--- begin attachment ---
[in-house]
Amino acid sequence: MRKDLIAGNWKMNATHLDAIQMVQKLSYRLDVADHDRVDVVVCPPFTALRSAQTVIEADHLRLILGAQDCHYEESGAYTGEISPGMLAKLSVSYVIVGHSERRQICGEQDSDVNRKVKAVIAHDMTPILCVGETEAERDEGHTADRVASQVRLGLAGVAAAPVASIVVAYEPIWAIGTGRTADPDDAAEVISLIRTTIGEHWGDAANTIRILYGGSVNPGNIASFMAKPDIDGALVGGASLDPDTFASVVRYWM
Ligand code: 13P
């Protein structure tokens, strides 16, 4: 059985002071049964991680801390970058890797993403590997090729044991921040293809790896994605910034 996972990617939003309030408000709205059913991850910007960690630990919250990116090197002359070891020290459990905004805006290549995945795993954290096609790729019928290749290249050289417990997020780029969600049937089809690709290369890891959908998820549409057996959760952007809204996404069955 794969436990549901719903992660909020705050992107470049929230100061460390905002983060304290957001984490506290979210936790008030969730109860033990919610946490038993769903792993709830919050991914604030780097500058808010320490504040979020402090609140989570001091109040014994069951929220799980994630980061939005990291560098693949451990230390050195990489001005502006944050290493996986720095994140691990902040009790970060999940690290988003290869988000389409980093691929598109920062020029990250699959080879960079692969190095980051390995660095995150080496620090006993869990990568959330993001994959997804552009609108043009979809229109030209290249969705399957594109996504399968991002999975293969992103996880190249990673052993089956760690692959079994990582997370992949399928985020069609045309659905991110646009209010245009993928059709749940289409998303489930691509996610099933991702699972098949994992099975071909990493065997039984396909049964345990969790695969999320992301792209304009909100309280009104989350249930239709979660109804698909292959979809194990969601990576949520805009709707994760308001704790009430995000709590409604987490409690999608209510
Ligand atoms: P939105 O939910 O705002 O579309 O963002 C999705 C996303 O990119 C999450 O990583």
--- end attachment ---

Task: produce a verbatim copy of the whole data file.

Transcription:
[in-house]
Amino acid sequence: MRKDLIAGNWKMNATHLDAIQMVQKLSYRLDVADHDRVDVVVCPPFTALRSAQTVIEADHLRLILGAQDCHYEESGAYTGEISPGMLAKLSVSYVIVGHSERRQICGEQDSDVNRKVKAVIAHDMTPILCVGETEAERDEGHTADRVASQVRLGLAGVAAAPVASIVVAYEPIWAIGTGRTADPDDAAEVISLIRTTIGEHWGDAANTIRILYGGSVNPGNIASFMAKPDIDGALVGGASLDPDTFASVVRYWM
Ligand code: 13P
């Protein structure tokens, strides 16, 4: 059985002071049964991680801390970058890797993403590997090729044991921040293809790896994605910034 996972990617939003309030408000709205059913991850910007960690630990919250990116090197002359070891020290459990905004805006290549995945795993954290096609790729019928290749290249050289417990997020780029969600049937089809690709290369890891959908998820549409057996959760952007809204996404069955 794969436990549901719903992660909020705050992107470049929230100061460390905002983060304290957001984490506290979210936790008030969730109860033990919610946490038993769903792993709830919050991914604030780097500058808010320490504040979020402090609140989570001091109040014994069951929220799980994630980061939005990291560098693949451990230390050195990489001005502006944050290493996986720095994140691990902040009790970060999940690290988003290869988000389409980093691929598109920062020029990250699959080879960079692969190095980051390995660095995150080496620090006993869990990568959330993001994959997804552009609108043009979809229109030209290249969705399957594109996504399968991002999975293969992103996880190249990673052993089956760690692959079994990582997370992949399928985020069609045309659905991110646009209010245009993928059709749940289409998303489930691509996610099933991702699972098949994992099975071909990493065997039984396909049964345990969790695969999320992301792209304009909100309280009104989350249930239709979660109804698909292959979809194990969601990576949520805009709707994760308001704790009430995000709590409604987490409690999608209510
Ligand atoms: P939105 O939910 O705002 O579309 O963002 C999705 C996303 O990119 C999450 O990583």